I've been an avid video gamer my entire life. So I remember the era where video games were not only looked down on, but seen as a problem in society. I remember the thinking that video games made kids more violent. People really believed that GTA and Manhunt would make kids grow up to be violent murderers, but this era has a new view on gaming as a whole. While gaming addiction is a very real thing, gamnin today is seen as a positive media in society. Many games tackle very serious issues that our society struggles with. Issues like race, religion, PTSD, and especially mental illness. The stories and worlds that people are allowed to play and explore in, show how much creativity and strength went in to take its subject matter seriously. Even if you don't suffer from a mental illness, there are games that increase your level of empathy towards those who do. Either way you should check out these games.
Celeste is about a girl called Madeline (Celeste is the mountain she is trying to climb). Why is she trying to climb a mountain? Because Madeline suffers from anxiety and has reached a crisis point in her life where she doesn't know what path she should be taking. She seeks a sense of challenge and accomplishment, and so has come to conquer the mountain
Throughout the game players Madeline will face a cruel and mocking version of herself that belittles her repeatedly. There is a game mechanic that shows her anxiety in the form of panic attacks. Once they start, the player as to balance an on-screen feather to help her inner calm.
- 2.Night In The Woods
Despite the fact that all the characters are cartoon animals, the game does a damn good job on tackling depression and anxiety. Mae is a 20 year old college dropout who returns to her hometown – a quiet town where nothing happens. Her loss of place in the world is clear from the beginning, as she feels dislocated, lost, wandering through life without purpose, something we all can relate too. The player attempts to figure her out as she eludes us, even though we are in control of her. As the story progresses and things get weirder, we learn just how deep Mae's dissociation goes, internally and externally. It's a complicated story in which nothing much seems to be happening, much like the life of a person dealing with depression or anxiety – these people can be reclusive, avoidant, disillusioned, and somber. They need our help, but don't reach out.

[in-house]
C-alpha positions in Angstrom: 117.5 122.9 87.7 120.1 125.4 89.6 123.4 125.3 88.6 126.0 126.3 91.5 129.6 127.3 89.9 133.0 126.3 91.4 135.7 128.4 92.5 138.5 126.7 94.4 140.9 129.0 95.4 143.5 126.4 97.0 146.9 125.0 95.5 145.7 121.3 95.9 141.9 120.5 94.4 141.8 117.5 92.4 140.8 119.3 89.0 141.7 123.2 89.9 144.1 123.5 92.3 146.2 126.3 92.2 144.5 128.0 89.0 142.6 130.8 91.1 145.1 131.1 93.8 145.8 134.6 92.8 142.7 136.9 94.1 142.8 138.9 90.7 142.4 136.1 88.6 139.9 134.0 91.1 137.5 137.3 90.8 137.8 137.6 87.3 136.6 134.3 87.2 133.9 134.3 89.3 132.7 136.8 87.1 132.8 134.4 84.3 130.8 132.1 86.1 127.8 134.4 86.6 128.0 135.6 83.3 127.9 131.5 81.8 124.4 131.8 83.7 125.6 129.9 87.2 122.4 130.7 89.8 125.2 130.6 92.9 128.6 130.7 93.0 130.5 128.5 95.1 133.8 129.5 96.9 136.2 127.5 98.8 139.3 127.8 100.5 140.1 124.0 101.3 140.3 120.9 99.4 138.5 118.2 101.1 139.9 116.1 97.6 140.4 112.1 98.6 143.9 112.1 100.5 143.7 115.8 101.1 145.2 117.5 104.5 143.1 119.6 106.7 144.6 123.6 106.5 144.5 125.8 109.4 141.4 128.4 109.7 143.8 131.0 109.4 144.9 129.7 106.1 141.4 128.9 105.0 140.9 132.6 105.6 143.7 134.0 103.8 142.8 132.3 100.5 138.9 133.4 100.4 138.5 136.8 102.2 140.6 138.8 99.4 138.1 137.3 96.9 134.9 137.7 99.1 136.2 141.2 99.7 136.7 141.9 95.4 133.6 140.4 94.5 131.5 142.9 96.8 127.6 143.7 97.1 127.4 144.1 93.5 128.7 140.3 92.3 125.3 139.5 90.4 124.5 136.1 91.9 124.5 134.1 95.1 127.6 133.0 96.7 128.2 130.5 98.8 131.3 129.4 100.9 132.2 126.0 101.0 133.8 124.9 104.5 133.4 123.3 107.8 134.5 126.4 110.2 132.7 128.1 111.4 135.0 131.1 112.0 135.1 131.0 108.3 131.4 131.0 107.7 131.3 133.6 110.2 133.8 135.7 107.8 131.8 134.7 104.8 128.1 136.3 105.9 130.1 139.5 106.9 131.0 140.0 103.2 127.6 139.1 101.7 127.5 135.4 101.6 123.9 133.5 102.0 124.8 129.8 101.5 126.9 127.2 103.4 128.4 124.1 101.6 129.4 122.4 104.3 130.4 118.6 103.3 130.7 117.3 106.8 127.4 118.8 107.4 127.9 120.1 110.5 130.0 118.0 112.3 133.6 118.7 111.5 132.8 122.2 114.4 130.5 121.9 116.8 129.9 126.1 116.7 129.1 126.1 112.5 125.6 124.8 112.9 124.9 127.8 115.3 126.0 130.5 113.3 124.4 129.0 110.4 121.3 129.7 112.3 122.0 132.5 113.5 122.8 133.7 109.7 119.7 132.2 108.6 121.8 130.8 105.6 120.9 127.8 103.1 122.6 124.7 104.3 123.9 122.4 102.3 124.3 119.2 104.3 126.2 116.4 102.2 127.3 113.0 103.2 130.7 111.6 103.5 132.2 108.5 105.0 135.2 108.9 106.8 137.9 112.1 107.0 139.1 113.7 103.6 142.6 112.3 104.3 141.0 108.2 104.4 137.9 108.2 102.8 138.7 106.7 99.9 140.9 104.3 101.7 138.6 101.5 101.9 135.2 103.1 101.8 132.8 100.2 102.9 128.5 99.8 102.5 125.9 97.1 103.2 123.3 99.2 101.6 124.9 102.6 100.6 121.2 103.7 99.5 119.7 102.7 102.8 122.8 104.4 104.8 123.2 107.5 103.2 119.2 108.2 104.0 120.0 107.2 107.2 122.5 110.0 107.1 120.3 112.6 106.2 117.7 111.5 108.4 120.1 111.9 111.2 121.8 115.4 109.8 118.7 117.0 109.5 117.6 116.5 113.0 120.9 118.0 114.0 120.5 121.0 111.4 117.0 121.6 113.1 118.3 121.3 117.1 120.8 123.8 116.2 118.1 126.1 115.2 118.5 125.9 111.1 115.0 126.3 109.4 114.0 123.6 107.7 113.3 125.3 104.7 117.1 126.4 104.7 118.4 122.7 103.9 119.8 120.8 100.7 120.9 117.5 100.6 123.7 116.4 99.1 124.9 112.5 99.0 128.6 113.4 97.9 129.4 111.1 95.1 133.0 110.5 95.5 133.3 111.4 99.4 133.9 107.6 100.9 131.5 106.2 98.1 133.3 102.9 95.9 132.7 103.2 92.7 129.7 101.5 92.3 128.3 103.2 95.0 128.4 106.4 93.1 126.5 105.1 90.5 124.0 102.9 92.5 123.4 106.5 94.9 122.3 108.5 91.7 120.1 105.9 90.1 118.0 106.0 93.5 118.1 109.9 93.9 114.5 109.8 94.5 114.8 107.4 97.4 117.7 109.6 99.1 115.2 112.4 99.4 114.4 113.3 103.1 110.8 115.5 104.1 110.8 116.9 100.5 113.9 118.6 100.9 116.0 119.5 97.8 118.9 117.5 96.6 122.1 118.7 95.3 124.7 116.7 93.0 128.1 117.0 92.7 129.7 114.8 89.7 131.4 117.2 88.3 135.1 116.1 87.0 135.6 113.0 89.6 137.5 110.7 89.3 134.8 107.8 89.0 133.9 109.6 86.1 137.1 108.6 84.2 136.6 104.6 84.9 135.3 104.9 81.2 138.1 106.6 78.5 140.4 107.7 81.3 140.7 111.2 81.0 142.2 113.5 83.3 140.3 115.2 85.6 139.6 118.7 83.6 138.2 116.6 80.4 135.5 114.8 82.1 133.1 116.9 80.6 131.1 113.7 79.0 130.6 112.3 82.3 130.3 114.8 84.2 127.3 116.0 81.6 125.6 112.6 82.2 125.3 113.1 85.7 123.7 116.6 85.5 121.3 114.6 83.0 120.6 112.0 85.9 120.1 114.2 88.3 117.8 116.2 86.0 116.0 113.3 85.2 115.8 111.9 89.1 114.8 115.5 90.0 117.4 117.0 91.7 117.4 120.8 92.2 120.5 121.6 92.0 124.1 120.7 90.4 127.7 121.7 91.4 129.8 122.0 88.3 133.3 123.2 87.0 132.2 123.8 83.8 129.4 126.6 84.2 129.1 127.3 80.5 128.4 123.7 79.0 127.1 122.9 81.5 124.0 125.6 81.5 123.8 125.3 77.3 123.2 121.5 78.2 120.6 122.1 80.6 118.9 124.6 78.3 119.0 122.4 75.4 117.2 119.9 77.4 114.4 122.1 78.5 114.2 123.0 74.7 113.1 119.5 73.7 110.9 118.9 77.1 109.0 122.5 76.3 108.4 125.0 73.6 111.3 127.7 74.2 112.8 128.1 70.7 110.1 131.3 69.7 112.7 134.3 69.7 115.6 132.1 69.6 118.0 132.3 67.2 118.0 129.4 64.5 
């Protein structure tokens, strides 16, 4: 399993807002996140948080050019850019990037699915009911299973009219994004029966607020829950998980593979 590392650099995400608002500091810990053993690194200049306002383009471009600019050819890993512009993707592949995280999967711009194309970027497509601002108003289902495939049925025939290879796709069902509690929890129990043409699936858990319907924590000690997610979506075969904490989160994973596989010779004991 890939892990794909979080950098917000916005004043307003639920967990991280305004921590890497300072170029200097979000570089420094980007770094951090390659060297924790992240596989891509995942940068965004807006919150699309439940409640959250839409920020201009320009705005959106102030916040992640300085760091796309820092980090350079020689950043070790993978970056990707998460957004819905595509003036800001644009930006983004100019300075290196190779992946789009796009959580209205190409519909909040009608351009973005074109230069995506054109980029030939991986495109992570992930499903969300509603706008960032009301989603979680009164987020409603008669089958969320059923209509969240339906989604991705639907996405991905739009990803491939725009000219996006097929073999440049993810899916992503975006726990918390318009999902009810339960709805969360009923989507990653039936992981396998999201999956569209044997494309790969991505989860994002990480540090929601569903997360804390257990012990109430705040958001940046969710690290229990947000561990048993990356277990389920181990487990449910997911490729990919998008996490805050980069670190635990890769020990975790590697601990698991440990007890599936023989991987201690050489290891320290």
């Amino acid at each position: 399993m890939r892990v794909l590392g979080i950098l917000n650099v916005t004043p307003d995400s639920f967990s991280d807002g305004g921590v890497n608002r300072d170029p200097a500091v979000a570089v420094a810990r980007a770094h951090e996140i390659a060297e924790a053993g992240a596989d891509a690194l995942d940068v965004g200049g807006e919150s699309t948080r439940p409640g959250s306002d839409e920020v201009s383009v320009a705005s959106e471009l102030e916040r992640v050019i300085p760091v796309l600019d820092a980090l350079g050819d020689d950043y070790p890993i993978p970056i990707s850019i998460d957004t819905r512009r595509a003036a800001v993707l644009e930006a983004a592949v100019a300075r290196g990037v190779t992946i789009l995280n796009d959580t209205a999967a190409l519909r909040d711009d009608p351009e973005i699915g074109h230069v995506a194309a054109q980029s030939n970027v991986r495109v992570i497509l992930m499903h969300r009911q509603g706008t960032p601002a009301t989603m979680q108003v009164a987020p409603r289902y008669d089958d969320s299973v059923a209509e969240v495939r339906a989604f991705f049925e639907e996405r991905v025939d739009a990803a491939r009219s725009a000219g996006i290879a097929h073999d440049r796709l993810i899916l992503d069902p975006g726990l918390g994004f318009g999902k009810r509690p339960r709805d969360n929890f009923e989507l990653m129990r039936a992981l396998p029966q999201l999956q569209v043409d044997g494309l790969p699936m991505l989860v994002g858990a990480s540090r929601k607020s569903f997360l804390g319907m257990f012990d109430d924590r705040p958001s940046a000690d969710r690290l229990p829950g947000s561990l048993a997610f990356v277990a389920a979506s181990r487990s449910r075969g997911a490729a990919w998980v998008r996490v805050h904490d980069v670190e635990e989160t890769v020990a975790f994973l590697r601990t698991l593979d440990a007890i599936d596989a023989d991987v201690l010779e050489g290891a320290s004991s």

- 3. Wolfenstein 2: The New Colossus
I know it's strange to bring up this game. It can be viewed as just a game about killing robot Nazis in an alternate universe, but it's more than that. The game begins with the protagonist; BJ Blazkowicz reliving his childhood of fear and domestic abuse at the hands of his father. Although BJ is basically a total Nazi killing badass, he's also a withdrawn and introspective character. This part of the game shows where his PTSD came from, and why most of his lines are in his own head. If that doesn't intrigue you, then you can just kill Nazis. Who doesn't love that?
- 4.Hellblade: Senua's Sacrifice
This game was designed up to be fully true to the experiences and feelings of those who suffer from mental health issues.
Senua is a girl living in the world of Norse Mythology. She is attempting to reach Helheim and save the soul of her dead lover. From the beginning of the game, she is plagued by voices of doubt, disdain, and threat. She fights against demons and creatures that we might doubt are even real. She reaches locked doors and gates, and must search for signs and symbols hidden in the trees and the environment, examples of a paranoid mind searching for meaning when there is none. This game shines a light on the most extreme and painful cases of mental illness and does a better job than most movies and TV shows on the subject.